Wolfgang Amadeus Mozart
Così fan tutte
Libretto by Lorenze Da Ponte
Premiere: Vienna, Court Theater, 1790
The third and final collaboration between Mozart and librettist Lorenzo Da Ponte is a fascinating paradox: a frothy comedy of manners with an intensely dark take on human nature; an old story (it has antecedents in Boccaccio, Shakespeare, and Cervantes, among others) with a startlingly modern tone; and a beautiful score depicting questionable behavior. The premise is simple: two friends brag that their fiancées, who happen to be sisters, are incapable of infidelity. An older, more philosophical man bets that he can prove them wrong in 24 hours and enlists the help of the sisters’ devious maid to help him in his practical joke. He coerces each young man to seduce the other’s fiancée, which they do successfully. Although the bet is lost, the philosopher advises his friends to forgive their fiancées and to learn from the experience—after all, “all women act like that”
(to paraphrase the opera’s title, which is famously difficult to translate).
Wolfgang Amadeus Mozart (1756–1791) was the son of a Salzburg court musician and composer, Leopold, who was also his principal teacher and exhibited him as a musical prodigy throughout Europe. His works continue to enthrall audiences around the world and his achievements in opera, in terms of beauty, vocal challenge, and dramatic insight, remain unsurpassed. The extraordinary Lorenzo Da Ponte (1749–1838) led an adventurous life in Venice and Vienna. He converted from Judaism as a youth and joined the Catholic Church, where he took Holy Orders. He supplied librettos for the prominent composers of his time, including Antonio Salieri, and collaborated with Mozart on works that included Così fan tutte, Le Nozze di Figaro, and Don Giovanni. Da Ponte migrated to America and eventually settled in New York, where he was granted the first chair of Italian at Columbia College (now University), and where he was instrumental in developing an audience for Italian opera.
The opera is set in Naples. With its natural beauty and abundant sunshine, the city became the equivalent of a tourist destination in the 18th century. It has been suggested that the preponderance of woodwinds in the score is meant to evoke the breezy atmosphere of the seashore.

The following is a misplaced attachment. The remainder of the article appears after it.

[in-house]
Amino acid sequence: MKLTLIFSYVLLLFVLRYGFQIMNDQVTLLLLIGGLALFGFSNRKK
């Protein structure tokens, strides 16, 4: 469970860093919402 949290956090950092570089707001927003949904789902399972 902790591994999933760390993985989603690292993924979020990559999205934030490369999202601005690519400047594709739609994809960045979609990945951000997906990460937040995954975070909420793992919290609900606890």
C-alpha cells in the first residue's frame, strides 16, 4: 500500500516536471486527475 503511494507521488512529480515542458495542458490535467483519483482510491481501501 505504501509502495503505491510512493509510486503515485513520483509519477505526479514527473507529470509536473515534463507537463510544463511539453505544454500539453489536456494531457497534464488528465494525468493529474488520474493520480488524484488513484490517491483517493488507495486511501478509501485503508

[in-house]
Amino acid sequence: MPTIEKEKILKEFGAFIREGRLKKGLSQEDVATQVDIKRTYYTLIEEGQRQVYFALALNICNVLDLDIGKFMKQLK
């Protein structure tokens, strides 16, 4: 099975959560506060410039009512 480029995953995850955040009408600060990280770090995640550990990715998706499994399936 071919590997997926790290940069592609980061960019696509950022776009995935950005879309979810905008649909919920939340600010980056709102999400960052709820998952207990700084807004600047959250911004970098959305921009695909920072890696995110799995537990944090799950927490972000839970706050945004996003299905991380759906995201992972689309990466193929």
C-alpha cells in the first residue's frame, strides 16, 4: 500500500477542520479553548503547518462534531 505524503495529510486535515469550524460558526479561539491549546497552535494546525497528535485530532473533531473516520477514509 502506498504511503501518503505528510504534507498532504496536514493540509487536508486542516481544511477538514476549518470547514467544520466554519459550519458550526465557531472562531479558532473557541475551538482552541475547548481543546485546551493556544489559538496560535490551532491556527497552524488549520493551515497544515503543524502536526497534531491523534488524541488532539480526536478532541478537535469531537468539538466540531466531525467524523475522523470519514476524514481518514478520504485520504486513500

The score of Così is elegant and refined on its surface and dramatically insightful on closer inspection. The Act I trio, “Soave sia il vento” (“Let the breeze be gentle”), for example, is widely recognized as one of Mozart’s most ravishing creations, but the contrary shape of Don Alfonso’s and the two women’s vocal lines clearly depicts divergent thoughts. In fact, it is often possible in this opera to tell who is siding with whom, and to what degree, in the various ensembles. The characters’ development is apparent in the diversity of their solos: there is melodic simplicity in Guglielmo’s Act I aria, in which he describes his own physical charms. Dorabella’s self-pity in her Act I aria, “Smanie implacabili” (“Implacable torments”), is followed in the second act by the remarkably cheerful “È Amore un ladroncello” (“Love is a little thief”), as she adapts to the new situation. Fiordiligi’s progress is even more extreme: her Act I solo “Come scoglio” (“Like a rock”) is highly dramatic, with leaps, drops, and runs up and down a two-octave range. It is both a supreme example of the show-stopping arias of 18th-century opera, and—in the context of the piece—a parody of the form. Unlike the more frivolous Dorabella, Fiordiligi’s heroic posturing gives way to the genuine human pathos of her extended Act II lament “Per pieta” (“Have pity”). Conversely, the maid Despina’s arias are intensely word-driven and less about noble melody, while the lack of extended solos for Don Alfonso is appropriate to the enigma of his motivations and personality.
Così fan tutte at the Met
The Met gave the opera’s U.S. premiere in 1922, in a production designed by Joseph Urban, with a cast including Florence Easton, Frances Peralta, and Giuseppe De Luca. An English-language production by Alfred Lunt, starring Eleanor Steber and Richard Tucker, was unveiled in 1951. Among those who appeared in this staging over the following years were Teresa Stich-Randall (1961–62) and Leontyne Price (1965) as Fiordiligi, Blanche Thebom as Dorabella (1951–56), and Roberta Peters as Despina (28 performances from 1953 to 1965, and an additional two in 1975 to mark her 25th anniversary with the Met). This same production later moved to the new Met at Lincoln Center, where it was given in Italian with artists such as Teresa Stratas as Despina and Walter Berry as Don Alfonso (in 1971–72). A new production by Colin Graham appeared in 1982 with James Levine conducting Kiri Te Kanawa, Maria Ewing, Kathleen Battle, David Rendall, James Morris (as Guglielmo), and Donald Gramm. Revivals featured Pilar Lorengar, Ann Murray, Tatiana Troyanos, Hei-Kyung Hong, Håkan Hagegård, Thomas Hampson, and Cornell MacNeil. The current production debuted in 1996, with James Levine conducting and Carol Vaness, Susanne Mentzer, Jerry Hadley, Dwayne Croft, Thomas Allen, and Cecilia Bartoli in her Met debut as Despina. Other notable appearances in this production have included Renée Fleming, Susan Graham, Paul Groves, and Dawn Upshaw. The current season’s run marks Music Director James Levine’s return to the Met after a two year absence due to injury.